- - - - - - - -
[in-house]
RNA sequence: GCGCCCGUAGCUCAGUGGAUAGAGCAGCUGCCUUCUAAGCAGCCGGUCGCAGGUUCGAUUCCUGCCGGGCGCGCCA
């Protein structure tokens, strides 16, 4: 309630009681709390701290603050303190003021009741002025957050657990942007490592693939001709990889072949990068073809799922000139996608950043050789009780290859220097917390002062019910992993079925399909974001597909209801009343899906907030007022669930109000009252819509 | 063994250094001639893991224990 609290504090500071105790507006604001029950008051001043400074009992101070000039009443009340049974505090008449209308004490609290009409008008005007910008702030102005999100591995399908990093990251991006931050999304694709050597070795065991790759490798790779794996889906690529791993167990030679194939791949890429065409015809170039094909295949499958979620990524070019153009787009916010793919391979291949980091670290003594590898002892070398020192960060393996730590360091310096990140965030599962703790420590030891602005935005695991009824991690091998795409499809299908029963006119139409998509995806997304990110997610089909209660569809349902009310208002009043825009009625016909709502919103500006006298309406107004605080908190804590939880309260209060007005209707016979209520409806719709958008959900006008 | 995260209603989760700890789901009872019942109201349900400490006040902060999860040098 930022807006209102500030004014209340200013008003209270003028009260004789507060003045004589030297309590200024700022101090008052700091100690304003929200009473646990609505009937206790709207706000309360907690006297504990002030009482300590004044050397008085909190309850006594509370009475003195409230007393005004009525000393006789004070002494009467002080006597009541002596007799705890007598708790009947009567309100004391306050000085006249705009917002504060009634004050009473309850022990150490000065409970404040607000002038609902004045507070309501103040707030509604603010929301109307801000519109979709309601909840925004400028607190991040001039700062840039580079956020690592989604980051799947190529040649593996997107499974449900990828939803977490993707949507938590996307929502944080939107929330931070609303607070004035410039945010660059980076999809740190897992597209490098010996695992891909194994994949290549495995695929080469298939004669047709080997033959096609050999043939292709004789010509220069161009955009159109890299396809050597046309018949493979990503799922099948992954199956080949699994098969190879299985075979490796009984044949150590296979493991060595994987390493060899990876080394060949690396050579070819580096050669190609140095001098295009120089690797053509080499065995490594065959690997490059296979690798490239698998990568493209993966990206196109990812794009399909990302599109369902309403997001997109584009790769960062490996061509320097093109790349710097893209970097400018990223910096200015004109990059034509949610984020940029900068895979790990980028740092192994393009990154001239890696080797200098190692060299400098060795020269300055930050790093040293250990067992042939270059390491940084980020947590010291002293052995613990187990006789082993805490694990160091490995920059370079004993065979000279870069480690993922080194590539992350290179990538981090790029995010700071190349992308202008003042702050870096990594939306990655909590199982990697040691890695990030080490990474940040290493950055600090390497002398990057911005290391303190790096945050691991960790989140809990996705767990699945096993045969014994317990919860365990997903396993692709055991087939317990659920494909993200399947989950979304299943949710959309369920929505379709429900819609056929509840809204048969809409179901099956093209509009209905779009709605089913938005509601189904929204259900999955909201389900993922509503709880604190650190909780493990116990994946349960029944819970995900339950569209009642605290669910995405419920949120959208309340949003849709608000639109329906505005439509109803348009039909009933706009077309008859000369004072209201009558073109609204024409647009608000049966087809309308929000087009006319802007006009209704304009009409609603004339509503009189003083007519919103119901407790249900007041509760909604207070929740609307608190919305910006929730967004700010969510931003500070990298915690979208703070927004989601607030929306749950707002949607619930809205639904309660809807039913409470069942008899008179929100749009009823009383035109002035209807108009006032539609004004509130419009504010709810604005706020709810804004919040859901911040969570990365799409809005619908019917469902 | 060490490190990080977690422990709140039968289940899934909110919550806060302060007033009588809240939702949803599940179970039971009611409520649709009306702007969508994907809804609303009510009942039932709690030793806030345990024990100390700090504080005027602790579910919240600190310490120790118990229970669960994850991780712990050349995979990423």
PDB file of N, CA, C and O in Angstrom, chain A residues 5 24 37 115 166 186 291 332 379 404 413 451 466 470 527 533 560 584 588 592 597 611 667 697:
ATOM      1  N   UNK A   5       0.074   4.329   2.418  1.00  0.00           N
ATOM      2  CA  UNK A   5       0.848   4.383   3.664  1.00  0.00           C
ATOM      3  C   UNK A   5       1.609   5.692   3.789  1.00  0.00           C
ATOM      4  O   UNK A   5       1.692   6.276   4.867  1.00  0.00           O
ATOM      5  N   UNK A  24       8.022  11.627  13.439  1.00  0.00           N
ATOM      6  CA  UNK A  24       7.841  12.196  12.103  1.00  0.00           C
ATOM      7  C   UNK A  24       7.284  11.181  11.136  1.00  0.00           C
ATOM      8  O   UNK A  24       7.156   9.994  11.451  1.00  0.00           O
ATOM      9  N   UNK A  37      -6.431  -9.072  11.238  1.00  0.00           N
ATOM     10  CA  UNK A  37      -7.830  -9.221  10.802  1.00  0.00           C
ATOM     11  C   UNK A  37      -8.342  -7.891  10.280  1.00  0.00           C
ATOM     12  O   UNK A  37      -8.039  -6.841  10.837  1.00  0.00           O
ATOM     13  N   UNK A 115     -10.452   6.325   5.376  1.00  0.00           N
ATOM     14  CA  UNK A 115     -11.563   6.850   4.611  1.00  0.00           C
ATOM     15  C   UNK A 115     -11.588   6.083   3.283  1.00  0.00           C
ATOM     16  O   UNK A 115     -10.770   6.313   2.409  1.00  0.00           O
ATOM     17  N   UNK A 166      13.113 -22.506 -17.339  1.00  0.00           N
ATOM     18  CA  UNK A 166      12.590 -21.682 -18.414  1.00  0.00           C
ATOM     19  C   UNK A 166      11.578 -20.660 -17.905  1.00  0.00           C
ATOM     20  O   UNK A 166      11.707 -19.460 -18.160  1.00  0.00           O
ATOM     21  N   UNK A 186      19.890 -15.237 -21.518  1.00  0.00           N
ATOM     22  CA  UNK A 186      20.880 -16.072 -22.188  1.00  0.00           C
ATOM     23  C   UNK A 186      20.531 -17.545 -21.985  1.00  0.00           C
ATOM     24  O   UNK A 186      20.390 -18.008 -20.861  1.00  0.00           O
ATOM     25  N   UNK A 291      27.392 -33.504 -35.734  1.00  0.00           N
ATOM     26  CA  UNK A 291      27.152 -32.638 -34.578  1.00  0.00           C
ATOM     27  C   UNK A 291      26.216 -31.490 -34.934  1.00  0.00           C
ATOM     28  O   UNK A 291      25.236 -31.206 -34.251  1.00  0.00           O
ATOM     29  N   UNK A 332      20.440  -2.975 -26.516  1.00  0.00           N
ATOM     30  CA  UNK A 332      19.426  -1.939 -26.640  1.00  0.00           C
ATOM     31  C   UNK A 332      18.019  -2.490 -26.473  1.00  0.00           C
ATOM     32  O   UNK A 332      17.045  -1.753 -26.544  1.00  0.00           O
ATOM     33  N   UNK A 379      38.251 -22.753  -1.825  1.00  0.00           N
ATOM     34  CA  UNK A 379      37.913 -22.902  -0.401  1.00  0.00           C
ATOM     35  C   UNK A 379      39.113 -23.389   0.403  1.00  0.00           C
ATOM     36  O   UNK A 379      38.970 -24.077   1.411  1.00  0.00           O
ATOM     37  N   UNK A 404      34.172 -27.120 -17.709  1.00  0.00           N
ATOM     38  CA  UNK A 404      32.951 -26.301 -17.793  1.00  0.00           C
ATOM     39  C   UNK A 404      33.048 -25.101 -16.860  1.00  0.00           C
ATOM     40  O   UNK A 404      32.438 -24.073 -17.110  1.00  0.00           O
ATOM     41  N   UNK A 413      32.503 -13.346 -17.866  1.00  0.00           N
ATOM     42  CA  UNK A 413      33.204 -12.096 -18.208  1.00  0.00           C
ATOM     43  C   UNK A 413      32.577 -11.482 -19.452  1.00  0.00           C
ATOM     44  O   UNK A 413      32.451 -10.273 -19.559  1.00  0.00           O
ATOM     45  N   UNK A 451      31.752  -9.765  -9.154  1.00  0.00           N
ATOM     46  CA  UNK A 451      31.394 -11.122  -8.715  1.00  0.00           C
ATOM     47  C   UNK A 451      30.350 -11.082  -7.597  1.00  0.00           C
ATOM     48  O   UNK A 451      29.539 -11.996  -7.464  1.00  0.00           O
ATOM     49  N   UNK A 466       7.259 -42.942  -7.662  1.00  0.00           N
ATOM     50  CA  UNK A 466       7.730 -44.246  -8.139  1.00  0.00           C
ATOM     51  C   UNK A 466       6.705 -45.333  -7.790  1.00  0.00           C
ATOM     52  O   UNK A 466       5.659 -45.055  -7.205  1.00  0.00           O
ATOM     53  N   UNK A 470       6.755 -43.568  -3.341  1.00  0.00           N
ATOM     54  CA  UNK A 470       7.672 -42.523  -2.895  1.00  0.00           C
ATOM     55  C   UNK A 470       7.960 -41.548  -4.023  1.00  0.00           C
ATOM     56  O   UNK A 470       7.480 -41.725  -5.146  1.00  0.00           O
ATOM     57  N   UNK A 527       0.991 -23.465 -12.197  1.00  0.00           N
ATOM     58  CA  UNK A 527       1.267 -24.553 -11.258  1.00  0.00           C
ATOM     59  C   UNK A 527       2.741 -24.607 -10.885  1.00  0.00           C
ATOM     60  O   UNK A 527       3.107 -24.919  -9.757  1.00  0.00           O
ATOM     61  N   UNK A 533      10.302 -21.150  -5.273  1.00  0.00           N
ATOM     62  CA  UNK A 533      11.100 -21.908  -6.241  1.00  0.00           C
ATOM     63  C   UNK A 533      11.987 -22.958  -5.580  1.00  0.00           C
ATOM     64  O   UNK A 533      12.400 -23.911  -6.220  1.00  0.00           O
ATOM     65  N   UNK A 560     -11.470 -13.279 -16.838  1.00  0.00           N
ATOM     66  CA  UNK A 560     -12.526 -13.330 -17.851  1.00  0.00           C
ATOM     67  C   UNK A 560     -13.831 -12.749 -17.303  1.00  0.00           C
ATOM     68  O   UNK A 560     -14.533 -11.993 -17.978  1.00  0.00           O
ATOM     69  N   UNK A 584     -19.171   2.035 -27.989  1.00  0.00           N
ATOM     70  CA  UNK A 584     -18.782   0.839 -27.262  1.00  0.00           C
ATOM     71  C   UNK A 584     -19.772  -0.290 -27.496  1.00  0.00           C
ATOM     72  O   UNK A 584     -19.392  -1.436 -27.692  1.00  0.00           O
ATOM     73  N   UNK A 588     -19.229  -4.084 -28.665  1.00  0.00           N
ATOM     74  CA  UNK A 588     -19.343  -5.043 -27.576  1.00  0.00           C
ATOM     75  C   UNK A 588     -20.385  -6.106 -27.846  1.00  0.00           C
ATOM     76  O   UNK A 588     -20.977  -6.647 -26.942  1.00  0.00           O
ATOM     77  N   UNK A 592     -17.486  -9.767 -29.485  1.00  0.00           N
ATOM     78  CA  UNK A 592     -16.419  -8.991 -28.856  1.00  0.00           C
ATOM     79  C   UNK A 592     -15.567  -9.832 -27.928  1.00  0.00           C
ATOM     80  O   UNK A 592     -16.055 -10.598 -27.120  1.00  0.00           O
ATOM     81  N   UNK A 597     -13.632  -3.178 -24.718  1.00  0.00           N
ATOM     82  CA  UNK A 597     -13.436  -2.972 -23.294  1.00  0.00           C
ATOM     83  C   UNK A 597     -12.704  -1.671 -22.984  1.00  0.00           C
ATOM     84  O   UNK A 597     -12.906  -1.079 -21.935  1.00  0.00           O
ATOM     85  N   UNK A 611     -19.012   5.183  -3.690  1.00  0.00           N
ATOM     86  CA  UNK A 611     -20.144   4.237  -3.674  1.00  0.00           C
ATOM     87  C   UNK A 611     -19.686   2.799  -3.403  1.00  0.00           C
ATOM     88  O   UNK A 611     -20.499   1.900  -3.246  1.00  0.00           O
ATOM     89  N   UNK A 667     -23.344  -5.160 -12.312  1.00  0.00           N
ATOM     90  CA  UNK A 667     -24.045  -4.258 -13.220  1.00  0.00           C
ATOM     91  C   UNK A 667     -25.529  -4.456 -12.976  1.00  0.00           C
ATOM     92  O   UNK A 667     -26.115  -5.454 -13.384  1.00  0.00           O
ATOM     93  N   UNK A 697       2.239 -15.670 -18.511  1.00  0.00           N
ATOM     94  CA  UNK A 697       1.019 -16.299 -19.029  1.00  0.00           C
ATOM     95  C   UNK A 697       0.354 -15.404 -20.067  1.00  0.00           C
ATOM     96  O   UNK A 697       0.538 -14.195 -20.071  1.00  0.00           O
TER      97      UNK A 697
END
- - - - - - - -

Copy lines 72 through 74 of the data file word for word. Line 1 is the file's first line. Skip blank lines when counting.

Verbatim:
ATOM     68  O   UNK A 560     -14.533 -11.993 -17.978  1.00  0.00           O
ATOM     69  N   UNK A 584     -19.171   2.035 -27.989  1.00  0.00           N
ATOM     70  CA  UNK A 584     -18.782   0.839 -27.262  1.00  0.00           C